thought of my daughter listening to Democracy Now. When Amy called a few weeks later, I handed the phone to Suzanne telling her Amy Goodman was on the phone and wanted to talk to her. Suzanne’s jaw dropped she was so in awe of Amy and her work. The next day Suzanne did her first radio interview on Democracy Now.

When Suzanne was asked by the Army to sign a statement including a part that says she was not sexually abused, she called me once again. “ Mom, do you know what they want me to sign?” she explained it to me and I asked her what she wanted to do about it. She spoke strongly, “ I am not going to sign it, it’s not true.” This was another turning point where Suzanne could have just signed the paper, not told me what it said in it’s entirety, and avoided being stripped of her rank and sent to prison. She refused the deal and would not sign. Her attorneys were furious at her for refusing to sign, but she held her ground. The attorneys went back to the drawing board and came up with a new “deal”. With this deal she signed a statement and she experiences a summary court martial with an uncertain outcome. She would probably go to prison, but it would not be for a year, more likely a month.

She faced her court martial with dignity and courage. It had to be one of the hardest days of her life. She was stripped of all rank and sent to prison for 30 days. I could only imagine the inner strength it took her to stand up for herself and do what was right. The only time she cried during the court martial was when she explained what the MLester did to her in Iraq and how humiliated she felt.

Suzanne went to prison, but she remained strong and resolved. She did what she had to do to stay true to herself and not let the Army break her down.

When Suzanne was released from prison, she was much quieter and determined. She came home to Eugene for the weekend and for the first time wore her Iraq Veterans Against the War T-Shirt. She looked at me with a wide smile, and told me she never wants to take this shirt off. It was good to have her at a rally and holding her signs for peace.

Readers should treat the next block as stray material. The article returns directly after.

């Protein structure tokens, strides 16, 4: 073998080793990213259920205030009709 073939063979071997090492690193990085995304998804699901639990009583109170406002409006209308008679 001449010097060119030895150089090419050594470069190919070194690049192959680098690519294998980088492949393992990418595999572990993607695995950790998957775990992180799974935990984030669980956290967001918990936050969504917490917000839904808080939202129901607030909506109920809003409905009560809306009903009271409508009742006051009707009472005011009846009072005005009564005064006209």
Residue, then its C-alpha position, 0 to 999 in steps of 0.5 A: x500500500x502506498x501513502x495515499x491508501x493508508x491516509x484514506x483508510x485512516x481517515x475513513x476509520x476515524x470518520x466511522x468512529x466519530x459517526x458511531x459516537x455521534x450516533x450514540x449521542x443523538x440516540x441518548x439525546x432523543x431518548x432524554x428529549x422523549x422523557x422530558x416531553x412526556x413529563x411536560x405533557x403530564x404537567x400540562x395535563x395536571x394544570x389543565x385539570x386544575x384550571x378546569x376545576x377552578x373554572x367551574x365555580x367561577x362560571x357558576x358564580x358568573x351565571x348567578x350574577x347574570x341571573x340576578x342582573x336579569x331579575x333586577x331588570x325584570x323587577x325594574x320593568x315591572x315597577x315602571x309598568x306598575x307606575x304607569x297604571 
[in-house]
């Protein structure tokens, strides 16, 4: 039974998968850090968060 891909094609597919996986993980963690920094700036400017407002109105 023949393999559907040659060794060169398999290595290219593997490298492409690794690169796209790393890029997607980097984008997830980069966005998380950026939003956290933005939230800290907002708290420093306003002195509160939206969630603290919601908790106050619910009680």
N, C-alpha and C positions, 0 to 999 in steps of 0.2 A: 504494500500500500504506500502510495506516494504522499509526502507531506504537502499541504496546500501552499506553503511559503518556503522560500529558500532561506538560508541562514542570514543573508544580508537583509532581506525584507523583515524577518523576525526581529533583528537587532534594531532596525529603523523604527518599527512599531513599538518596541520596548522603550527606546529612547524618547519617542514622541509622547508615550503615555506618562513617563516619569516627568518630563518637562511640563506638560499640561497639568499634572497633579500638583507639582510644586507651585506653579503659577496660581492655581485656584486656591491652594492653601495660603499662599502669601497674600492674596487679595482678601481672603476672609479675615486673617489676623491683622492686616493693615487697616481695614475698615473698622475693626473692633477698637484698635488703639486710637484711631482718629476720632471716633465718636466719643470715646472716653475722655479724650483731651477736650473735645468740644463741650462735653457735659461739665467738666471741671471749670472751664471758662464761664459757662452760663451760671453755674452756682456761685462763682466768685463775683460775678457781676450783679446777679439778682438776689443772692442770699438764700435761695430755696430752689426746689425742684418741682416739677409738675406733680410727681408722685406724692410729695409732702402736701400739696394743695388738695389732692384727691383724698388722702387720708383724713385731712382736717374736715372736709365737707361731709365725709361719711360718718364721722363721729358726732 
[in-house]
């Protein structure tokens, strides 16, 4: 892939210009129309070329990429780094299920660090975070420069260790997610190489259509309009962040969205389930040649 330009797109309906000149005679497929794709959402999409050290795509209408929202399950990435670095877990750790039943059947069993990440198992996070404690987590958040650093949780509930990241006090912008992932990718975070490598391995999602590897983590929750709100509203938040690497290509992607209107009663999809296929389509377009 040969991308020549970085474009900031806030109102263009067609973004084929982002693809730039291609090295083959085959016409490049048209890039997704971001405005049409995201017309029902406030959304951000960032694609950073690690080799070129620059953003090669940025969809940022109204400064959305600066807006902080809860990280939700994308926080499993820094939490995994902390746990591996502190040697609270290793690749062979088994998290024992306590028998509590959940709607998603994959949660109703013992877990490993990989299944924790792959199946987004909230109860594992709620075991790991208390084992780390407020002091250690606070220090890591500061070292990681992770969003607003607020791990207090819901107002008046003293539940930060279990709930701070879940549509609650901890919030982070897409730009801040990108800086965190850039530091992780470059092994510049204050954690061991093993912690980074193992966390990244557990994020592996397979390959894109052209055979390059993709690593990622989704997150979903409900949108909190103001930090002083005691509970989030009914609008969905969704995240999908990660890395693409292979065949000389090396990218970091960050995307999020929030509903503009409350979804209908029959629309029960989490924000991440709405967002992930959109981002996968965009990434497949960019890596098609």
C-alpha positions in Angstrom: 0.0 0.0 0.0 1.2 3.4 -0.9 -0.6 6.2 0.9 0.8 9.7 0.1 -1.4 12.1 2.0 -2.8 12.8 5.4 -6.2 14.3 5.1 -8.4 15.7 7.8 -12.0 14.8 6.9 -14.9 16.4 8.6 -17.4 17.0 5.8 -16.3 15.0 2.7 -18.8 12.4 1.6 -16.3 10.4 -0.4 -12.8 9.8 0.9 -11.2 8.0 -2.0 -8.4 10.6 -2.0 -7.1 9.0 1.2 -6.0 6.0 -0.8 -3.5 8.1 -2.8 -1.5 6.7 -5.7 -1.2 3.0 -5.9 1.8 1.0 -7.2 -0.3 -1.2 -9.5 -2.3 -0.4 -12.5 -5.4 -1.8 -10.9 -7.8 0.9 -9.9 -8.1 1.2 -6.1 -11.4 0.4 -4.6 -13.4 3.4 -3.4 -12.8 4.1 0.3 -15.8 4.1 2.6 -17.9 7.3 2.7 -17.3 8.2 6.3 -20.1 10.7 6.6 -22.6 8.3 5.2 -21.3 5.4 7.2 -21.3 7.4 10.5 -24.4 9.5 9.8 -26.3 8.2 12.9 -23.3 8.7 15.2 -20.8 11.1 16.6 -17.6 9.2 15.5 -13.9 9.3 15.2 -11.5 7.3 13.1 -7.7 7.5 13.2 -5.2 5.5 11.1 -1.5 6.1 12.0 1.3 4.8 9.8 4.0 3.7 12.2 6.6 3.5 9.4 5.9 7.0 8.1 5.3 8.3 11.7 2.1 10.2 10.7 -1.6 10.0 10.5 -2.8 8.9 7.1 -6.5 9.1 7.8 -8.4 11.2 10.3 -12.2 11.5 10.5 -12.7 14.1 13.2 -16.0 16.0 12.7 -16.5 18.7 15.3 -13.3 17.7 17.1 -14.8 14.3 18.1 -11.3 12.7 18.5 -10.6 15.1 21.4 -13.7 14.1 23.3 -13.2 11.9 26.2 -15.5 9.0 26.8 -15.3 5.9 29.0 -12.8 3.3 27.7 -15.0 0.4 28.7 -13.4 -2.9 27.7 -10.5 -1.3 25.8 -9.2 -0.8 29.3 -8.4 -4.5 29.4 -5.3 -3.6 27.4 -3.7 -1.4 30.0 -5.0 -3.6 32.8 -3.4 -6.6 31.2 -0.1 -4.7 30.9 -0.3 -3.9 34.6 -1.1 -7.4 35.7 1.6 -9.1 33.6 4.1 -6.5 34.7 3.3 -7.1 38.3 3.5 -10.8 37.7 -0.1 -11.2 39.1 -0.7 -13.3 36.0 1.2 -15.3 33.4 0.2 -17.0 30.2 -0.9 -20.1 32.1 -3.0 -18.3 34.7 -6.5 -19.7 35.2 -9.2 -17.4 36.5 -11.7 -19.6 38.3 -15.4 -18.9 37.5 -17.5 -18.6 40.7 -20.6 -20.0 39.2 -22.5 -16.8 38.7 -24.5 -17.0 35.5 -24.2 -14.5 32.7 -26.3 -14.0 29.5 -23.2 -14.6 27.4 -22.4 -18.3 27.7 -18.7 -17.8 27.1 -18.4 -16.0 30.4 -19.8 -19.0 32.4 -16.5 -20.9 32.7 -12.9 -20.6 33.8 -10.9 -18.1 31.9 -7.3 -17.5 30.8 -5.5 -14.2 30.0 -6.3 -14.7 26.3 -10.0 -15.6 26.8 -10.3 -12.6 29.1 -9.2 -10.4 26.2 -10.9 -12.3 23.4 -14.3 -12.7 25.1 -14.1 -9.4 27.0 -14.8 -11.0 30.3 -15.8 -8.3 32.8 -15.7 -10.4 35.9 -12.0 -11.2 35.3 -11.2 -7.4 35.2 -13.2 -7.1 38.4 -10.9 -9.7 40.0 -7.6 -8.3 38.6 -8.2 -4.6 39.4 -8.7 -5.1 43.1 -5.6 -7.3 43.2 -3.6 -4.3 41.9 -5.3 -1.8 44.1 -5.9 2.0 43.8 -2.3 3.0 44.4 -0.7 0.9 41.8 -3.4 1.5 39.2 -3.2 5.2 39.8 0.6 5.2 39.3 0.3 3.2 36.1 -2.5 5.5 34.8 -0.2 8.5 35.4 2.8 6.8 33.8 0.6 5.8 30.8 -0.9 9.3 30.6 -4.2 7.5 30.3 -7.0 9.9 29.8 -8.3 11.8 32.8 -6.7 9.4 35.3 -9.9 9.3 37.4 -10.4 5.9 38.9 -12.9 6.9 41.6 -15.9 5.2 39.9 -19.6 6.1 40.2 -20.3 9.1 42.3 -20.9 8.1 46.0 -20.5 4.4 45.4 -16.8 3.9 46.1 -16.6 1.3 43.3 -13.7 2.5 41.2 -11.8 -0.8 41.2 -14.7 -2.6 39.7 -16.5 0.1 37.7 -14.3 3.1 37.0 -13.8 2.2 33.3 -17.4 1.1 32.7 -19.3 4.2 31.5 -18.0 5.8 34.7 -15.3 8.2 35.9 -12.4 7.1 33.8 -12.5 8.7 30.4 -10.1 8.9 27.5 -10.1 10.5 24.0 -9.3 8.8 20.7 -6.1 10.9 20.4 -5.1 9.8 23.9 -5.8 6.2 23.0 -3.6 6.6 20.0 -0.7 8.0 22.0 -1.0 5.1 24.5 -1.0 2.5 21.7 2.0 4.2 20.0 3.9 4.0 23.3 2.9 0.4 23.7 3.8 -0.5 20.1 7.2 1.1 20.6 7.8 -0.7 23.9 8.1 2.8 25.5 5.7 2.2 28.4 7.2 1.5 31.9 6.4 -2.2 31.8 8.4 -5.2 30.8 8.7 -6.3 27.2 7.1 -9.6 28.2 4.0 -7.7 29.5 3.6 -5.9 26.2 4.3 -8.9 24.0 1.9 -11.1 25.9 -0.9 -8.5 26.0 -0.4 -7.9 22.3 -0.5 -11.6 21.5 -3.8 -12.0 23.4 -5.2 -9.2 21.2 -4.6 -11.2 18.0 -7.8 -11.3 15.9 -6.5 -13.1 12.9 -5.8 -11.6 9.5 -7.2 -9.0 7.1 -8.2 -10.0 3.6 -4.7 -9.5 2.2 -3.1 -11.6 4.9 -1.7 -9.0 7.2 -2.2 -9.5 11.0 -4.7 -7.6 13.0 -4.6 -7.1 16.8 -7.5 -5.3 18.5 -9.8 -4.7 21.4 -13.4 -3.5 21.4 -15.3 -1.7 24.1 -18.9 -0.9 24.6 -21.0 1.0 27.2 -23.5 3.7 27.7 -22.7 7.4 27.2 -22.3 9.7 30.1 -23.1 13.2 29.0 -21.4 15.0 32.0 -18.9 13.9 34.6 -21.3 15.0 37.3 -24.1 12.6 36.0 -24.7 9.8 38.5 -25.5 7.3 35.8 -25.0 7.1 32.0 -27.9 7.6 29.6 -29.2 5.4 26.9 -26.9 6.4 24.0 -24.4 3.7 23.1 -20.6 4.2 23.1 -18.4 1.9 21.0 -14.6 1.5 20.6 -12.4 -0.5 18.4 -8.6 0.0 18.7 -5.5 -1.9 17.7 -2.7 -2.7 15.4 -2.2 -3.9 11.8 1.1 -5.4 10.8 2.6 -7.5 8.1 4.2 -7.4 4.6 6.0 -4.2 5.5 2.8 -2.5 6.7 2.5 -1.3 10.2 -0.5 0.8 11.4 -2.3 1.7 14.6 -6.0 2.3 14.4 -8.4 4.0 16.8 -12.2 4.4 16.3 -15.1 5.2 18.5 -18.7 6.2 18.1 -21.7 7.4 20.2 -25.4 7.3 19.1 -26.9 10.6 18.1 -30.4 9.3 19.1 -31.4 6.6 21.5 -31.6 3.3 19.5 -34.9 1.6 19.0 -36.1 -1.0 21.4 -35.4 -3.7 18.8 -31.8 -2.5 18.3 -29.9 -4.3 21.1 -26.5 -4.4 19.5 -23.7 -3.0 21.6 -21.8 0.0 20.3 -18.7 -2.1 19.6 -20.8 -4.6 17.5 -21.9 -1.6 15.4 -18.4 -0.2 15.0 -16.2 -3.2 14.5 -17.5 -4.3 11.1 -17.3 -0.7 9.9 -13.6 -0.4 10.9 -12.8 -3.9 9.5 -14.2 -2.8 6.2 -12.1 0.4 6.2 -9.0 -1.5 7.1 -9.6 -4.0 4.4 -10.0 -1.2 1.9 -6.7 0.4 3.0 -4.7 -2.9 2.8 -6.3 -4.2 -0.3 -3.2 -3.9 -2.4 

During the time of Ehren Watada’s court martial she attended the rally with me on the first day. She wore her Watada shirt and got on stage with other IVAW members to support Carlos Arredondo when he spoke about the death of his son who was a Marine in Iraq.

The next day she dressed in her civilian clothes, brazenly went to the visitor center and registered for a pass to attend a day of Ehren’s court martial where she sat next to Colonel Ann Wright. When she told me she was going to do this I warned her to to use caution. She replied, “ Mom, what will they do to me? Send me back to Iraq to be raped and /or killed? Send me to prison? They can’t reduce my rank anymore. Ehren is taking a stand for all of us and I want to be there to support him
and let him know he is not alone.”

She went to the trial and was punished later by having all of her civilian clothes taken away and having a guard on her at all times. We laughed at this and took it all in stride.

A few days later a photographer from the New York Times Magazine was coming to Ft. Lewis to take pictures for a piece coming out about women in the military. When the command at Ft. Lewis heard this they told Suzanne that is she participated in this interview she would be face administrative action again A.K.A. another court martial. Once again Suzanne stood up to command and refused to take no for an answer and called her JAG attorney and he worked it out so she could do the photo shoot.

Now, Suzanne is in Ft. Lee Virginia doing her Advanced Infantry Training to be a shipping and receiving clerk. She goes to class every day wearing a uniform with a combat patch, a blank spot where her rank used to be and the name SWIFT for everyone to see. Many people have put this together and know who she is and tell her she did the right thing. She will be sent to Ft. Irwin, California in April to await further orders.

It is amazing to me how much we have to be thankful to the Army for. They tried to break my daughter down and shut her up, and in the process created a strong advocate for women around the world. Imagine if they had done the right thing and protected her from MLester in the first place or given her an immediate medical discharge when our attorney contacted Ft. Lewis right after she went AWOL and was diagnosed with PTSD. How simple and right it could have been. But the US military did not
understand what they were doing or Suzanne’s fortitude.

So, when Suzanne asks where her generation is in the peace movement, I tell her to look in the mirror and all around her. All of the other soldiers she knows are just activists waiting to be born and she could be just the one to help them wake up. She has the story, the energy and the intelligence to be a powerful activists. She just needs to be visible and speak out!

I am so proud to be her mother.


Sara Lantz Rich, M.S.W.

Categories: War & Peace, Workers' Rights